There are many possible explanations for this appetite reducing effect, some of which we have already covered.
The increased protein intake is a major factor, but there is also evidence that ketosis can have a powerful effect (29).
Many people who go on a ketogenic diet feel that they only need to eat 1 or 2 meals per day. They simply don't get hungry more often.
Bottom Line: Low carb diets lead to an automatic reduction in calorie intake, so that people eat fewer calories without having to think about it.
Even though low carb diets are very effective in the short-term, the long-term results are not that great.
Most studies that last for 1-2 years show that the difference between the low-carb and low-fat groups mostly disappears.
There are many possible explanations for this, but the most plausible one is that people tend to abandon the diet over time, and start gaining the weight back.
This is not specific to low carb diets, and is a well known problem in most long-term weight loss studies. Most "diets" are incredibly hard to stick to.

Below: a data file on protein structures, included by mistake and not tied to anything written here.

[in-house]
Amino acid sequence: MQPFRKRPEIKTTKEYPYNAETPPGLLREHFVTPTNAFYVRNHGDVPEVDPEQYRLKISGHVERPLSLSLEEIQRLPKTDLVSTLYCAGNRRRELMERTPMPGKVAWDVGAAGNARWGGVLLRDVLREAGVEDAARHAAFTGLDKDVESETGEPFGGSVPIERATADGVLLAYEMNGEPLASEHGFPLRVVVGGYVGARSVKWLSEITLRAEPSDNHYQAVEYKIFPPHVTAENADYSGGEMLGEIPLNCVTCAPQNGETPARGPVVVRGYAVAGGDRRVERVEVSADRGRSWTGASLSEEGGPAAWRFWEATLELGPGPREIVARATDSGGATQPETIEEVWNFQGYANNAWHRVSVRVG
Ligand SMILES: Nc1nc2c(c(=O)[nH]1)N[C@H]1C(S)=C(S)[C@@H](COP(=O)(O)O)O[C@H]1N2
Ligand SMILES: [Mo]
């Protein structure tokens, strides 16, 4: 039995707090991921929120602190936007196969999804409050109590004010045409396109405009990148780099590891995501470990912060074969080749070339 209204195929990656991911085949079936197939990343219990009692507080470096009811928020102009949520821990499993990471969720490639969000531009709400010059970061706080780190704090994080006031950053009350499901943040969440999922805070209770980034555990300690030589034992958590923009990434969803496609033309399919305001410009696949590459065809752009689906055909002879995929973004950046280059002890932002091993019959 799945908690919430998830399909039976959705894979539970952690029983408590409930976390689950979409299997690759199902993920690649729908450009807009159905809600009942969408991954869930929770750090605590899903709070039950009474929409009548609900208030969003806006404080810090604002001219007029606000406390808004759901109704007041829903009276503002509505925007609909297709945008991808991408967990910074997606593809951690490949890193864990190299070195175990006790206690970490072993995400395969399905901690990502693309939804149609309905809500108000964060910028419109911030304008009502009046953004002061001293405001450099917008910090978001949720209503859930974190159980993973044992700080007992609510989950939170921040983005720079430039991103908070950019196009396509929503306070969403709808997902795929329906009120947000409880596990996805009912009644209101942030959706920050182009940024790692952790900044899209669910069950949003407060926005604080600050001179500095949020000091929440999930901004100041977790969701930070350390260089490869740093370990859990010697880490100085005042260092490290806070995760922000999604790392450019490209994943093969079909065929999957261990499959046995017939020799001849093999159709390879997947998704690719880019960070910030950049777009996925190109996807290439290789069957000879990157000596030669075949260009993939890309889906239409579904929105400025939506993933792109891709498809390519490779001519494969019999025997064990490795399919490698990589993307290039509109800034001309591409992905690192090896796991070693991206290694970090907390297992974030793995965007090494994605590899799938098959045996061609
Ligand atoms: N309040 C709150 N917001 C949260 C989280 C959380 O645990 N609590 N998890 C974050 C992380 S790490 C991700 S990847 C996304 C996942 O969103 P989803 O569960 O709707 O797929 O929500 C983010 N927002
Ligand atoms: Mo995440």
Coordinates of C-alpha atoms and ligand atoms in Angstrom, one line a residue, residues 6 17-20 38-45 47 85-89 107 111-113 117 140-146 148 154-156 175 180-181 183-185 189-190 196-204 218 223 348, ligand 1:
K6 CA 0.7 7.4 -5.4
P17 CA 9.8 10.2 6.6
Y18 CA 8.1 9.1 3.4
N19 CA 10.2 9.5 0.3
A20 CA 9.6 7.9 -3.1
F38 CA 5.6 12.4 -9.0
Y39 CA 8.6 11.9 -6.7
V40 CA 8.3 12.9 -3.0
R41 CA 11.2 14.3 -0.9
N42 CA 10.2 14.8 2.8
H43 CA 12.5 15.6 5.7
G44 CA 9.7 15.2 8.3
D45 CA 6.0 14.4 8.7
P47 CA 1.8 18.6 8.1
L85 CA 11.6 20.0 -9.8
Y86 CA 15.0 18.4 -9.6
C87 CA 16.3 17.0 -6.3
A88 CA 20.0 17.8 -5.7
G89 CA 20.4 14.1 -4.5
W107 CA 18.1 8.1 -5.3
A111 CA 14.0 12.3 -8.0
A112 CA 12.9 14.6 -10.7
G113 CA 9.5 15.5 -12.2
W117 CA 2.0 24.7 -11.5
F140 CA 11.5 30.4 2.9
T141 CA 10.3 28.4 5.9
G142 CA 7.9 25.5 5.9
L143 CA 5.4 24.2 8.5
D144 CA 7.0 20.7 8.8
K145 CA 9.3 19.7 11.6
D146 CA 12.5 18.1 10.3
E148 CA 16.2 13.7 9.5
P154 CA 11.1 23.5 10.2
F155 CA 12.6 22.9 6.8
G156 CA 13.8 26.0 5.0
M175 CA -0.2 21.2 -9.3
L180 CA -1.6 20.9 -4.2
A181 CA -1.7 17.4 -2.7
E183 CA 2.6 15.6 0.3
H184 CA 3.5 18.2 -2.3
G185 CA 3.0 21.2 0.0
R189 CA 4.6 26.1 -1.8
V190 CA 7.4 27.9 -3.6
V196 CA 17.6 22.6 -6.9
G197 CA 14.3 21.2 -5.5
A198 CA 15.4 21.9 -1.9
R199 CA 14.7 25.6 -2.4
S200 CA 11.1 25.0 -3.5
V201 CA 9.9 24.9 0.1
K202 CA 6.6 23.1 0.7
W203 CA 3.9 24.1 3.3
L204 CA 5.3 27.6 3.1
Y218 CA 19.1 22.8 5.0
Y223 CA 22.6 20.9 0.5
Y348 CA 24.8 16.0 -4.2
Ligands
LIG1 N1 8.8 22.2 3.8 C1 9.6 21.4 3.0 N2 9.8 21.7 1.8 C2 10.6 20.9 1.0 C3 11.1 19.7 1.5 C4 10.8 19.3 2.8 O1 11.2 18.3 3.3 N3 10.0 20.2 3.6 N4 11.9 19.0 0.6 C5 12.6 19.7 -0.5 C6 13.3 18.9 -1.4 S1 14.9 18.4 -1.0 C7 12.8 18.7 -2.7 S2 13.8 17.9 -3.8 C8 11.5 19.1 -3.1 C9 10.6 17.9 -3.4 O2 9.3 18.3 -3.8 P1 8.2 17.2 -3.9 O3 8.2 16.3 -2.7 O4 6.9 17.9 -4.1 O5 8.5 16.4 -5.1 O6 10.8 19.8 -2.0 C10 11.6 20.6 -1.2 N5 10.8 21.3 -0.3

Some people refuse to accept that low carb diets can work, and that people can eat as much as they want, because that must violate the calories in, calories out model.
However, when you understand the mechanisms behind low carb diets, you can see that the CICO model is not being violated, and the laws of thermodynamics still hold.
The truth is, low carb diets work on both sides of the calorie equation.
They boost your metabolism (increasing calories out) and lower your appetite (reducing calories in), leading to automatic calorie restriction.
Calories still count, it's just that low carb diets automate the process and help prevent the biggest side effect of conscious calorie restriction, which is hunger.